Yoenis Cespedes better fit for Orioles than Carlos Gonzalez, Justin Upton

A couple tweets from today:

So the offer for Yoenis Cespedes from the Baltimore Orioles is for fewer years and $4 million less per year than he's been seeking. Going back to the New York Mets for a year would seem like a strange bet on his part: Yes, the free-agent market will have less competition next year, but that doesn't mean Cespedes is more likely to get the kind of money he's currently asking for, given he'll be a year older and likely coming off a worse season.

As for the Orioles, they've also been rumored to have discussed a Carlos Gonzalez trade with the Colorado Rockies, with the Orioles balking at Kevin Gausman and instead offering prospects Dylan Bundy or Hunter Harvey, both of whom battled arm injuries last season.

Justin Upton is also still floating out there, presumably more expensive than Cespedes since he's younger and more consistent, but also attached to a draft pick. So if you're the front office of the Orioles, or any other team interested in one of those corner outfielders, you have to weigh your options:

  • Cespedes will cost you only money.

  • Gonzalez will cost you $37 million for two years plus prospects to get him.

  • Upton will cost you money and a draft pick (in the Orioles' case, they would lose their first-round pick).

And that's before getting into the estimated value of each player. In 2015, via Baseball-Reference.com, Cespedes was worth 6.3 WAR, Upton 4.4 WAR and Gonzalez 3.1 WAR. Upton is entering his age-28 season, and the others are entering their age-30 seasons. Can Cespedes put up that kind of season again? Will Gonzalez hit outside of Coors Field? Is Upton worth committing 120-plus million dollars to?

In general, is one approach more favorable? Would you rather have Upton for the most years or Cespedes for fewer or Gonzalez for just two?

We can start by estimating what that draft pick might be worth if you sign Upton. The Orioles are picking 14th in the 2016 draft. According to this 2014 study by Matthew Murphy at The Hardball Times, picks in the 11-15 range have an estimated market value of $31.2 million (as free-agent salaries continue to escalate, that dollar figure would be slightly higher now). So, you have to factor that along with Upton's final signing price. What might you lose? Going back to 1990, the best players selected 14th are Derrek Lee, Cliff Floyd, Jason Varitek and Jason Heyward; most likely, you draft a player who ends up contributing little in the big leagues. It's kind of like Powerball, with better odds of hitting the jackpot.

The Orioles are in win-now mode (leaving aside their actual likelihood to do that), so I think they have to emphasize the player they evaluate to be the best player the next two years, before Adam Jones declines and before Manny Machado may hit free agency. Cespedes is maybe the best gamble in that regard, with the hope he can repeat his monster 2015. Plus, he'll cost less than Upton. Gonzalez can't hit lefties anymore (.211/.233/.333 the past two seasons), and his defense comes with mixed reviews these days. The money outlay is less risky, but there appears to be less upside there. For 2016, I might go Cespedes, Upton, Gonzalez; for ensuing years, I'd take Upton.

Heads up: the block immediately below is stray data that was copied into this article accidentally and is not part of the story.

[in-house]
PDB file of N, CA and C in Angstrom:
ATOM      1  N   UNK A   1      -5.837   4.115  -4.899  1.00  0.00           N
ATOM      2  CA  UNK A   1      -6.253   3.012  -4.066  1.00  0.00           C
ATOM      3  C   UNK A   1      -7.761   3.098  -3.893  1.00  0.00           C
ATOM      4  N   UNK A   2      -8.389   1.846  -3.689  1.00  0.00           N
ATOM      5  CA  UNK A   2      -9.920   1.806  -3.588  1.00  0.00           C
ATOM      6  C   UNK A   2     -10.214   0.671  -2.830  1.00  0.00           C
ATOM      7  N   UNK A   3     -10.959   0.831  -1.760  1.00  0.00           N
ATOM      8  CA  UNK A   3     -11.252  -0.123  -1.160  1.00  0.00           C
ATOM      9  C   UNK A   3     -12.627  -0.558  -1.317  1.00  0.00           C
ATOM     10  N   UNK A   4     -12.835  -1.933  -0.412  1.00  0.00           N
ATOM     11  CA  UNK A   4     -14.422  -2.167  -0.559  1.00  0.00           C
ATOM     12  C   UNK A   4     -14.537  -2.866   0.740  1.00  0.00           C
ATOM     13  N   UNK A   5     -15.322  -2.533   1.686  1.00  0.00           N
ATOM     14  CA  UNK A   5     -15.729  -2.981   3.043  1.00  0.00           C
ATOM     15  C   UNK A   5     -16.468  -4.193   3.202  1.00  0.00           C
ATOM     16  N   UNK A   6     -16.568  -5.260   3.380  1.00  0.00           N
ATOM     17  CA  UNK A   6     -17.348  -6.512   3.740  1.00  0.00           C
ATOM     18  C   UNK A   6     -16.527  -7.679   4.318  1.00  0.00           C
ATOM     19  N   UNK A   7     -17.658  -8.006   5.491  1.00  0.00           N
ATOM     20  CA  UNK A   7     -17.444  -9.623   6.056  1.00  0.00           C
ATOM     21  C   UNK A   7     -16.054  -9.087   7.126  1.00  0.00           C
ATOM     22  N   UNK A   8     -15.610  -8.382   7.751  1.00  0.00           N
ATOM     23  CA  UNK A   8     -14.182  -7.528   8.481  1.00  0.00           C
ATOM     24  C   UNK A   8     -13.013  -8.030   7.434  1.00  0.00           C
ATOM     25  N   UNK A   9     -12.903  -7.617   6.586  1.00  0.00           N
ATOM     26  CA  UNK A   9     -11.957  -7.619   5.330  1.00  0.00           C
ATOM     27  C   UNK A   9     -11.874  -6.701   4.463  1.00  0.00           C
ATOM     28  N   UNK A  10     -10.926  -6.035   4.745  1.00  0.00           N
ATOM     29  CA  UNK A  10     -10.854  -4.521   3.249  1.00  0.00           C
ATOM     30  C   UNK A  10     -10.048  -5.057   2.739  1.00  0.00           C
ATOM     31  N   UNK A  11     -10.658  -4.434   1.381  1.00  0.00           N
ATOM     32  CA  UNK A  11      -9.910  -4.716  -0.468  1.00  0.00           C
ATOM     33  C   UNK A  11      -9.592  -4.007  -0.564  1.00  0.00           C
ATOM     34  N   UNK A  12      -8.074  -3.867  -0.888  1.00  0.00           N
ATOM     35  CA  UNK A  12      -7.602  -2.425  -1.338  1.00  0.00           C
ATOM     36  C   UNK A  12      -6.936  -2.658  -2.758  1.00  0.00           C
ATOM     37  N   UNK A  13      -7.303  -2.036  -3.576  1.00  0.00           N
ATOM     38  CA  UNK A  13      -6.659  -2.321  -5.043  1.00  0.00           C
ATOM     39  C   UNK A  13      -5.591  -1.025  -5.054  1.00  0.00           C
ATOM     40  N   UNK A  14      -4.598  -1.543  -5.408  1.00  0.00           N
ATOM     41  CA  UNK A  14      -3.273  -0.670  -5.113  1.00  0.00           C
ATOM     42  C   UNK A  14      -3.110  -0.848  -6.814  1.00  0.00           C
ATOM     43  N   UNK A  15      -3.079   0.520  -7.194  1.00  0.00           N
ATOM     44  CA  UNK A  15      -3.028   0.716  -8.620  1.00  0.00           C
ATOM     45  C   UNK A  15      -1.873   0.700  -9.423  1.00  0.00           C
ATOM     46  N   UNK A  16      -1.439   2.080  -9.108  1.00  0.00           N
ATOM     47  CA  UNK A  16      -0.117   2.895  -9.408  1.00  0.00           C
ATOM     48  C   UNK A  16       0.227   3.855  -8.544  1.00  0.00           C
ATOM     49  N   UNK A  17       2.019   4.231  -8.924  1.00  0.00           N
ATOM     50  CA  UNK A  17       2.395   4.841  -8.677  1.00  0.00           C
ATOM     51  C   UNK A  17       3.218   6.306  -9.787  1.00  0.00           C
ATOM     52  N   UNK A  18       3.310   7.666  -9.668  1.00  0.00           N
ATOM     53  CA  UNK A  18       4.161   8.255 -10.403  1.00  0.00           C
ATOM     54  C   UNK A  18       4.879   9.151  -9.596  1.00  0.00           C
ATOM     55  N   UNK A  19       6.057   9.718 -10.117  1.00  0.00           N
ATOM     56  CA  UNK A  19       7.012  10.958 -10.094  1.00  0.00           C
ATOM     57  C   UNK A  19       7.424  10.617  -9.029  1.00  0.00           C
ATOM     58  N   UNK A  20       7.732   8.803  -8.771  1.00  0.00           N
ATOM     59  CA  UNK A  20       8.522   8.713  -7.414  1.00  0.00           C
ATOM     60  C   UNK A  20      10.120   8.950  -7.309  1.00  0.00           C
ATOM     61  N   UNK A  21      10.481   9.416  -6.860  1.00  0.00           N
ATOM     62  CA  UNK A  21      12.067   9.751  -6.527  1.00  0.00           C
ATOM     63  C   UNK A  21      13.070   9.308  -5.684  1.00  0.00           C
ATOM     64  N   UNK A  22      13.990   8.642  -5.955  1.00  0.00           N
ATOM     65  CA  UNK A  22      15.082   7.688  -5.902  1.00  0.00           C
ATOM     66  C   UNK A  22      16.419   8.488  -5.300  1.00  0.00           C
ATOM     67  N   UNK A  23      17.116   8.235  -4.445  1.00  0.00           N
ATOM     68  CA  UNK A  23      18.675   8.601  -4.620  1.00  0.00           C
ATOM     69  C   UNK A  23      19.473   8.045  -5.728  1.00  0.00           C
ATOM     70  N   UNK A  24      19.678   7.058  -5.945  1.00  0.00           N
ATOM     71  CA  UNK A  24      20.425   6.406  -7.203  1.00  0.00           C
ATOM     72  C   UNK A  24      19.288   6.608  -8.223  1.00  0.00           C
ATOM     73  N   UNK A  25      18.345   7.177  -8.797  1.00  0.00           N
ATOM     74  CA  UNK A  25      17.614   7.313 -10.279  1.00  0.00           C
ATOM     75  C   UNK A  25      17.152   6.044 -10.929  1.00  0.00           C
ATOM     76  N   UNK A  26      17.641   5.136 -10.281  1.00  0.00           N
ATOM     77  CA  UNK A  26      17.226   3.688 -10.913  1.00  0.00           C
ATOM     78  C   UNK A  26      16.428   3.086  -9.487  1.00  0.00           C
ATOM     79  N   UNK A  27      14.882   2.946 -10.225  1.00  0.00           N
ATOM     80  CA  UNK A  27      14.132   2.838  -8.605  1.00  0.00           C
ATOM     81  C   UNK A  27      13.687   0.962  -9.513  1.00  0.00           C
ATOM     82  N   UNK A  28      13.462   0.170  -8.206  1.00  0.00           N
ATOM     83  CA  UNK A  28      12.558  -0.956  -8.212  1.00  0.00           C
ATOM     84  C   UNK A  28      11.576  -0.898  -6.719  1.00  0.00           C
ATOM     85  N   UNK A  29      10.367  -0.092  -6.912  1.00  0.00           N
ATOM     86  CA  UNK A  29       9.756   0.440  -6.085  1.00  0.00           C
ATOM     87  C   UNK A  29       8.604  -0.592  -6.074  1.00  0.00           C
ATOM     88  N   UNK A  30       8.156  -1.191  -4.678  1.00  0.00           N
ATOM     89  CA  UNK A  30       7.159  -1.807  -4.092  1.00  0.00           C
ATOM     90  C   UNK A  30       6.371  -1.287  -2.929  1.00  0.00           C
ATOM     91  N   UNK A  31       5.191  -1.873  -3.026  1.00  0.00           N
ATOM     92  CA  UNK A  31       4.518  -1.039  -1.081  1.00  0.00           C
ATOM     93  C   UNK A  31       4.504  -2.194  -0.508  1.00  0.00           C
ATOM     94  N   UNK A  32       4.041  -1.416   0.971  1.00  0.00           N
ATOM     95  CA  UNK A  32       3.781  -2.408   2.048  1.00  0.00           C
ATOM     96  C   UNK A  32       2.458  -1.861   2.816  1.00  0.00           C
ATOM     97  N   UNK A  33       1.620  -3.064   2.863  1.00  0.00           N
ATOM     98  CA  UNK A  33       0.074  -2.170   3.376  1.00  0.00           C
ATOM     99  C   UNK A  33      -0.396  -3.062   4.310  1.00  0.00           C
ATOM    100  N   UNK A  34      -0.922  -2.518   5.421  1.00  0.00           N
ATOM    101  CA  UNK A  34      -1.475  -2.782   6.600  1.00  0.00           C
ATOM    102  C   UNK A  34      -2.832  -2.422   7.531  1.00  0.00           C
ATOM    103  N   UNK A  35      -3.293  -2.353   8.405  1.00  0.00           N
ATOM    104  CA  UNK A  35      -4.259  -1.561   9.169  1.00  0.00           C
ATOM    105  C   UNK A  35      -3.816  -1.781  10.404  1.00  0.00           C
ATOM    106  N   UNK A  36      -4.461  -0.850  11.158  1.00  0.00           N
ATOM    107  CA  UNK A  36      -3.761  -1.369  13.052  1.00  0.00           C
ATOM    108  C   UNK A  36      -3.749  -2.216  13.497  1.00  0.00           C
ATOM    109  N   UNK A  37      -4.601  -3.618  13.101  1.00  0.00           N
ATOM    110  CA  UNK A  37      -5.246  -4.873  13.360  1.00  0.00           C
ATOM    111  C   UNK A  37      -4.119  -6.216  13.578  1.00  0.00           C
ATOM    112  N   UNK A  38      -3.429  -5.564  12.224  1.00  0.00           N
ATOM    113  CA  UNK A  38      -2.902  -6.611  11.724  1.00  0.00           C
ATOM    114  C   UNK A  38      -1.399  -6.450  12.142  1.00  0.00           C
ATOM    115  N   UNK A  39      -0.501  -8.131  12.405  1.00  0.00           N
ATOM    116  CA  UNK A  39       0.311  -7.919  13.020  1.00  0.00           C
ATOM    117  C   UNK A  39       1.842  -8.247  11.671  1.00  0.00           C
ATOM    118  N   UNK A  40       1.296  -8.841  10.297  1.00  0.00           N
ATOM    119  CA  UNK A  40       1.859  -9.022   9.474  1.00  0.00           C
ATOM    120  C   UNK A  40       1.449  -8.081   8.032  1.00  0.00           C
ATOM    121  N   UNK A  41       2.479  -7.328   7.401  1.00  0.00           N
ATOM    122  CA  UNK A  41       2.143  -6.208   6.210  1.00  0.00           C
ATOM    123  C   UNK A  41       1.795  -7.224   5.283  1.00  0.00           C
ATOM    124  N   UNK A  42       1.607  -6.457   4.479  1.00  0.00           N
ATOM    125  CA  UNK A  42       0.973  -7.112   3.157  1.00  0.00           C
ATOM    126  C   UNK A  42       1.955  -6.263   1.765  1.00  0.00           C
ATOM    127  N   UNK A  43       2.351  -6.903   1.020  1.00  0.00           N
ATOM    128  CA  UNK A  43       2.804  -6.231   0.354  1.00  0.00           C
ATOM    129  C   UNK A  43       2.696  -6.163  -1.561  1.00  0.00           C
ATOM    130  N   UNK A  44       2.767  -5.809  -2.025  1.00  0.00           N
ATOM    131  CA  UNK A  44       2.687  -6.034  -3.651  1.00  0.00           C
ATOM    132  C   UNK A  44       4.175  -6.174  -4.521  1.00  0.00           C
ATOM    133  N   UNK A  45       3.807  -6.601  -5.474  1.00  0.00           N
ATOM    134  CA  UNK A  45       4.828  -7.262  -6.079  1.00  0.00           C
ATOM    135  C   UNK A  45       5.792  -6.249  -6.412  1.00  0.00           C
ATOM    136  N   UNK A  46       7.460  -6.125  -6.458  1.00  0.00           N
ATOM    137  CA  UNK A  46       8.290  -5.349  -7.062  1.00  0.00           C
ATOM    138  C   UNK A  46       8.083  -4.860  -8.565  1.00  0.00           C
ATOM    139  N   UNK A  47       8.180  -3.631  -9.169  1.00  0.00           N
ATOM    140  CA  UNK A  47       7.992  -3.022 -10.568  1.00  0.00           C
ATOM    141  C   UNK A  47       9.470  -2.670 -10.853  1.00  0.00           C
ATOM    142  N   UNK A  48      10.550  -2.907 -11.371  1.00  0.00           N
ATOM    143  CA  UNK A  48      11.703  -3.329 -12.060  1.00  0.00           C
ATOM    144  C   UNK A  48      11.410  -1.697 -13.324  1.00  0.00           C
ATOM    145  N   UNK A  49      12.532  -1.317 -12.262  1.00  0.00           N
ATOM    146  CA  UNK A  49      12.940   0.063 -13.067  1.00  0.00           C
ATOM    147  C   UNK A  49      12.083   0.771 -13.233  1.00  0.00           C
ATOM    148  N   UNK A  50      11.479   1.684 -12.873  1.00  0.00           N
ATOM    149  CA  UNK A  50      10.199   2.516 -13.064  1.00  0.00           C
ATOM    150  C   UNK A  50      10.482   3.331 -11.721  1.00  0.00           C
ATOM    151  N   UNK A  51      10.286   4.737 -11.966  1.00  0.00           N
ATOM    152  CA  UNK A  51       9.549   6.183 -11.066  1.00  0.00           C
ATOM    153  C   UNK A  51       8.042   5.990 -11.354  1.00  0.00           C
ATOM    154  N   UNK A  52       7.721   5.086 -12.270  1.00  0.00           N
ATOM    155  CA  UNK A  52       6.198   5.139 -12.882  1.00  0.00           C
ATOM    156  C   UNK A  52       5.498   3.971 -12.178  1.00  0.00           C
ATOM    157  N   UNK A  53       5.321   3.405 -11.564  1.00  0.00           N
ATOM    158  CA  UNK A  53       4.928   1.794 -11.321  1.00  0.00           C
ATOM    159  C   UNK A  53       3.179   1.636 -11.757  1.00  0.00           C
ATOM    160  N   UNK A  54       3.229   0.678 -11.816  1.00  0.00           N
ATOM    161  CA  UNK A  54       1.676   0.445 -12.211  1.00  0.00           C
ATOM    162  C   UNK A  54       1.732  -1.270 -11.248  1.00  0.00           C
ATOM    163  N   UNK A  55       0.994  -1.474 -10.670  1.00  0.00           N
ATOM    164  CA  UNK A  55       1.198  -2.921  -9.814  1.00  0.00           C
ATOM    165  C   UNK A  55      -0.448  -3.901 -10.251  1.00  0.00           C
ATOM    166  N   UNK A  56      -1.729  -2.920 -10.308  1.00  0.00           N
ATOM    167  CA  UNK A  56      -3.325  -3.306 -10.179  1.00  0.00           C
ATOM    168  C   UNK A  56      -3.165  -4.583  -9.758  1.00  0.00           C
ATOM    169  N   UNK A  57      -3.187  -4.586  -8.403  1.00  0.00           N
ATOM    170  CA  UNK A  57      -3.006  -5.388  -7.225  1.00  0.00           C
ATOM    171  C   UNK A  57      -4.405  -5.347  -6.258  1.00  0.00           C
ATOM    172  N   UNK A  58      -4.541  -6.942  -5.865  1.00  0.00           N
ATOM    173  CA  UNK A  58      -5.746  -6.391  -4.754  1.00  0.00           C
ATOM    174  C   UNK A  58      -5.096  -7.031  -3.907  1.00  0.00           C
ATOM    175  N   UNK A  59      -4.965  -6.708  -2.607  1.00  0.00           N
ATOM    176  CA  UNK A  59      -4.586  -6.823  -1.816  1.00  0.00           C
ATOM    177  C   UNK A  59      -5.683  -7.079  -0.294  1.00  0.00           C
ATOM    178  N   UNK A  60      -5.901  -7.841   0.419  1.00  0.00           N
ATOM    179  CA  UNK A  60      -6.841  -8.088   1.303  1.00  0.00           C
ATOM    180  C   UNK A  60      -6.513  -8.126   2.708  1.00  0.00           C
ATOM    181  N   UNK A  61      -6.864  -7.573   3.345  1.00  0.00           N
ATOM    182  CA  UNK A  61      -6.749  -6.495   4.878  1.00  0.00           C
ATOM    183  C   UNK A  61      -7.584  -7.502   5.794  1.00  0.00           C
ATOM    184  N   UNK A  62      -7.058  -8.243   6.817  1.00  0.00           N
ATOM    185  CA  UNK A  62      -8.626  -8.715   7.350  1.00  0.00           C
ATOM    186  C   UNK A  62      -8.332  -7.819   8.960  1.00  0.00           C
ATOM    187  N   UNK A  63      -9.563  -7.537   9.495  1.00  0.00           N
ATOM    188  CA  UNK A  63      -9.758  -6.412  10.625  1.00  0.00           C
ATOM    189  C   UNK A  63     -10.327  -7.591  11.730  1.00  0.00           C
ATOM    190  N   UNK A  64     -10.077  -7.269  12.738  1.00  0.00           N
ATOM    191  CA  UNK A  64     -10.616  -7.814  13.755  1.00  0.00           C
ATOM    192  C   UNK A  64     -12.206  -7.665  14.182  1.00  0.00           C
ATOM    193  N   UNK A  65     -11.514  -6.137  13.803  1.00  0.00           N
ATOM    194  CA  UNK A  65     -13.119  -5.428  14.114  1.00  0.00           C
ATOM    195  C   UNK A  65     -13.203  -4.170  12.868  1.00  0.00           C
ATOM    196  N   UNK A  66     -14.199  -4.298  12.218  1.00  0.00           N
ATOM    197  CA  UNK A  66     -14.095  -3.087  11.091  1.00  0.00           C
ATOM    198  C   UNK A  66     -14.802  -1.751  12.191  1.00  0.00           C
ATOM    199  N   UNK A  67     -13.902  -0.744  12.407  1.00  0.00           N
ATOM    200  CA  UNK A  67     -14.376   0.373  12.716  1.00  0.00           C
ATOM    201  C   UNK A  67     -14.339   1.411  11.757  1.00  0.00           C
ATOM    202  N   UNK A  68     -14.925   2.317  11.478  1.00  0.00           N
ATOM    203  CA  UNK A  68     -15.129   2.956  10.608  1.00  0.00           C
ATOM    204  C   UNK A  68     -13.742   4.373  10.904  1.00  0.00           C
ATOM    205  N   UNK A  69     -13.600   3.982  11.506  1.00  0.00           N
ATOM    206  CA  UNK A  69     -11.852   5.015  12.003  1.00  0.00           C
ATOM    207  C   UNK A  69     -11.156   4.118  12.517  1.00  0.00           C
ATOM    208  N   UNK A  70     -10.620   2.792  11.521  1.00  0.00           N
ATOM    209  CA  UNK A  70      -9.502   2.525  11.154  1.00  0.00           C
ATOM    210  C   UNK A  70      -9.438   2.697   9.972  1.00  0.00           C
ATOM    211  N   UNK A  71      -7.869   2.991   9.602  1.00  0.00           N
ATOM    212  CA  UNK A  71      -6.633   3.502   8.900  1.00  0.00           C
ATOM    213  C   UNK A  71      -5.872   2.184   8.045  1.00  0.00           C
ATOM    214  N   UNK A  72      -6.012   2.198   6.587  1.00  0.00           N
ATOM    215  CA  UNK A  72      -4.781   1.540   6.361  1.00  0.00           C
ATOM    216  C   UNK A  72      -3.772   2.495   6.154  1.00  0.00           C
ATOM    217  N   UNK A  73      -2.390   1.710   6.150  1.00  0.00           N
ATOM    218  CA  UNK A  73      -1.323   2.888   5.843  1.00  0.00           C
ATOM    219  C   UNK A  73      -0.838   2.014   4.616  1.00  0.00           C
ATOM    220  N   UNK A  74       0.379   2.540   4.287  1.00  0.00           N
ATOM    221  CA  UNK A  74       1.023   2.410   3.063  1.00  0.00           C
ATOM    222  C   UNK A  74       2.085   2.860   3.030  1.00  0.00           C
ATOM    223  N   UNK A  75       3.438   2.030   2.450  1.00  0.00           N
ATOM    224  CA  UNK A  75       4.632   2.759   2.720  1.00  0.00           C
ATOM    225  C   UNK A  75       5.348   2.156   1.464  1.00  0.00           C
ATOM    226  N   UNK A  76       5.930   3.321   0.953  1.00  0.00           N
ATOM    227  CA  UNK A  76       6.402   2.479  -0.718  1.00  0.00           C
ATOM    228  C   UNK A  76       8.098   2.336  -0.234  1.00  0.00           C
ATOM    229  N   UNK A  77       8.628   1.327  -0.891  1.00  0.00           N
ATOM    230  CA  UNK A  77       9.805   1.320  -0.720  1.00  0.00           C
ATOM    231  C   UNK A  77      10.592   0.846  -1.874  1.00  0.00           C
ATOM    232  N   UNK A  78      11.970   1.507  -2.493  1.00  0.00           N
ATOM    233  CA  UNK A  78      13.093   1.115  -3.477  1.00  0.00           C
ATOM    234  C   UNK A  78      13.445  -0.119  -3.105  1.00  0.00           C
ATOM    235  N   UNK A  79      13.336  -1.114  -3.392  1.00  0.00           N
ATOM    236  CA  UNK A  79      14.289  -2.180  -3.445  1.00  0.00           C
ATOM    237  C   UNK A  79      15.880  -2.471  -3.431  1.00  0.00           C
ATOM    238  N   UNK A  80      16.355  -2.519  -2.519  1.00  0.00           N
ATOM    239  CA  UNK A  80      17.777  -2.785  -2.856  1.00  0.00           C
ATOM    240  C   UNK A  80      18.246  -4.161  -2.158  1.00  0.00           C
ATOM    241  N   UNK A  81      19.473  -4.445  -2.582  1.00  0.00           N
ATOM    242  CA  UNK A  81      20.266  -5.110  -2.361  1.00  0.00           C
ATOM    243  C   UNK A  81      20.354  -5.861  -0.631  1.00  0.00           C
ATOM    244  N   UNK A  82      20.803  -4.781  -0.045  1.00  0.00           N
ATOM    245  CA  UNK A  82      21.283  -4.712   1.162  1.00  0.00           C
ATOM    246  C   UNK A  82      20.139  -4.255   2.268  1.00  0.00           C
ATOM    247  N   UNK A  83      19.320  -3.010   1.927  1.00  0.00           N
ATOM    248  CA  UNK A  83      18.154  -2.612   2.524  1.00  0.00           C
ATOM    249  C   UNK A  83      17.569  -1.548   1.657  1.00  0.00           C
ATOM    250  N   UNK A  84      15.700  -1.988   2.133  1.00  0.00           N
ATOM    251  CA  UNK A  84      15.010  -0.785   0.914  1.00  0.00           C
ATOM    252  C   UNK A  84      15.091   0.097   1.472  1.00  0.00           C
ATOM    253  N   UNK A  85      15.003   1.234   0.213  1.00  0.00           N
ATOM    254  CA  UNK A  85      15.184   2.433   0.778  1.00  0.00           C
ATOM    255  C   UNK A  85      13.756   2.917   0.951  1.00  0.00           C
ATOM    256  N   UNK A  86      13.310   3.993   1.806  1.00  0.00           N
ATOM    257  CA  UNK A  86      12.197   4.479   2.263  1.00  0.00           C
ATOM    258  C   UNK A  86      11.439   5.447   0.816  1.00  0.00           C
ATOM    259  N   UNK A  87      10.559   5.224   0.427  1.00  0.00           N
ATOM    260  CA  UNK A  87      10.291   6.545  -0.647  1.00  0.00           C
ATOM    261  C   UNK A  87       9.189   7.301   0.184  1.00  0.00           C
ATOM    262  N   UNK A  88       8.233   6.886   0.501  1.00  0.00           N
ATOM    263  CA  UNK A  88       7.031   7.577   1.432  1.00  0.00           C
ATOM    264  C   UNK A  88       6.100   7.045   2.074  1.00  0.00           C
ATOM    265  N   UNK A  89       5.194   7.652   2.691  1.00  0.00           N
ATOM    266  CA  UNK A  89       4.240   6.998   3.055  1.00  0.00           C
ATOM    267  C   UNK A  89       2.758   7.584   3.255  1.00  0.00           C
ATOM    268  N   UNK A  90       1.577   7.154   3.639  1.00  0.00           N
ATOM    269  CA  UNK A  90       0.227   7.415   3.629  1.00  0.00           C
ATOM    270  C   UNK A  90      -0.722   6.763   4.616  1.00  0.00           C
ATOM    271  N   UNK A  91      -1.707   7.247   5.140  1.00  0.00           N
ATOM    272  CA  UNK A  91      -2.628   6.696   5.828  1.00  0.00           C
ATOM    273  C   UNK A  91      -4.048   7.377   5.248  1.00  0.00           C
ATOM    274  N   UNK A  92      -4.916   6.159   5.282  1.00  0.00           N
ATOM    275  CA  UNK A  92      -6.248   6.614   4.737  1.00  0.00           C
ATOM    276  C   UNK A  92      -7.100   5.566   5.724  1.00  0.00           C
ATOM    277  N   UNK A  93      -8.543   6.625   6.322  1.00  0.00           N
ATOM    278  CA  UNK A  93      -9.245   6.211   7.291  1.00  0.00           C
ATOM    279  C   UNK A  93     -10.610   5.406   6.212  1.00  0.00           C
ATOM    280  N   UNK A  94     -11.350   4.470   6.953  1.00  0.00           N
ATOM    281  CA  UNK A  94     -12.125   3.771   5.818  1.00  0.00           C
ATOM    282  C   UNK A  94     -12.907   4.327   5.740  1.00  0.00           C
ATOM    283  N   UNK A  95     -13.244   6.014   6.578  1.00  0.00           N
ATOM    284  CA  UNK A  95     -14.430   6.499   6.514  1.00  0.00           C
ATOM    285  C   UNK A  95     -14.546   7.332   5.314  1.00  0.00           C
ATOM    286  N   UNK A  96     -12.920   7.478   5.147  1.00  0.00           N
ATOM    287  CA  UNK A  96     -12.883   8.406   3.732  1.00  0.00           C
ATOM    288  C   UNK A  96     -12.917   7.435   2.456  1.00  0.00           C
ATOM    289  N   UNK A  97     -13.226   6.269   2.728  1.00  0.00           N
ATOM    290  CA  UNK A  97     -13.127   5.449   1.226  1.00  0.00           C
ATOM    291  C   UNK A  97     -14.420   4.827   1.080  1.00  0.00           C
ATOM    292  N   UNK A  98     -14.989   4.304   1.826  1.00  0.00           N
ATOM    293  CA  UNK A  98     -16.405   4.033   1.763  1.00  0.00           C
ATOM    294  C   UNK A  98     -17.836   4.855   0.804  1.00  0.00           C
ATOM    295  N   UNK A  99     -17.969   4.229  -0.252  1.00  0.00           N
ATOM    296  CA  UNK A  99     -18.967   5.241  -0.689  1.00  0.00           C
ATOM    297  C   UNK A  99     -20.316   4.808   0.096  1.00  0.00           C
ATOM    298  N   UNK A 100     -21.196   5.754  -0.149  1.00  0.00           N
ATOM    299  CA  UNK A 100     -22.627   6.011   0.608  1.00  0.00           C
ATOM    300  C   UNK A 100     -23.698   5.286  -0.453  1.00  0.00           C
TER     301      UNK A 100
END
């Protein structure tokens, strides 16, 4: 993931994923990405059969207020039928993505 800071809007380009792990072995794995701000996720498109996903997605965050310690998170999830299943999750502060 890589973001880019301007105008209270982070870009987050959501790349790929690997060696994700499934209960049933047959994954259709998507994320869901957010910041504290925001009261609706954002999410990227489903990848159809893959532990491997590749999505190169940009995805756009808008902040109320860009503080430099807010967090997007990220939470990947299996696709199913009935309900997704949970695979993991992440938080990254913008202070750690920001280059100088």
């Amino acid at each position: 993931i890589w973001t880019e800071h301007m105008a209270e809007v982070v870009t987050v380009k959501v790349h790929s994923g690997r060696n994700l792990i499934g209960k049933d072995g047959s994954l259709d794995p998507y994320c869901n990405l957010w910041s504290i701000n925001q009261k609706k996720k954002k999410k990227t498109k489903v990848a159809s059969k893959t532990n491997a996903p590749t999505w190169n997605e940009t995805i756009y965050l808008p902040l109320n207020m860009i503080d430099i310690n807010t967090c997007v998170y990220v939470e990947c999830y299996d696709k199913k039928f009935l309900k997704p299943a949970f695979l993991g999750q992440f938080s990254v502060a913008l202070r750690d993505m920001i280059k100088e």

In general, however, the win-now approach -- or short-term approach -- will eventually catch up to a team. You can't just keep plugging holes year after year with older players or expensive free agents on short contracts. Sometimes you do hit the lottery in that regard: Case in point, the 2013 Boston Red Sox, who signed a bunch of older guys heading into that season, like Shane Victorino, Mike Napoli and Jonny Gomes. All had good years and the Red Sox won the World Series. But that was followed by two disastrous campaigns -- those guys got old and bad, and the Hanley Ramirez and Pablo Sandoval free-agent signings last season didn't work out.

In the same regard, the Detroit Tigers have successfully employed a win-now approach for years, always willing to trade prospects for veterans. It worked until last season, as old free agent Victor Martinez regressed and the pitching staff crumbled, without any reinforcements available on the farm. Now the Tigers have an old core and are trying once more to win with that group. This year, they're trying to plug center field with Cameron Maybin and the rotation with Mike Pelfrey and the bullpen with Francisco Rodriguez. Those are stopgaps, not solutions. Maybe it all works out, like the 2013 Red Sox, but it's possible they're looking to fill the same positions in 2017 ... and 2018 ... and you get the idea. It could be a hard fall for the Tigers. You can't plug forever. Eventually you need young guys to step in or need to sign the free agent who will fill a hole for several years, like Upton.

If you're a team like the Mets, with that young rotation and some other young players to build around, like Michael Conforto and Travis d'Arnaud, signing Cespedes for one year obviously makes sense. You hope he has a big season and then you can give him a qualifying offer and net a compensation pick if he signs elsewhere. Of course, all one-year contracts are essentially a good deal for the team, considering the minimal financial risk.

There's not necessarily a right answer here if you're the Orioles. If they were willing to offer $150 million to Chris Davis, they can seemingly afford Upton. Trading for Gonzalez provides more long-term flexibility -- you know, like having more money to re-sign Machado. But I'd go Cespedes, who seems to be the best balance of all the factors.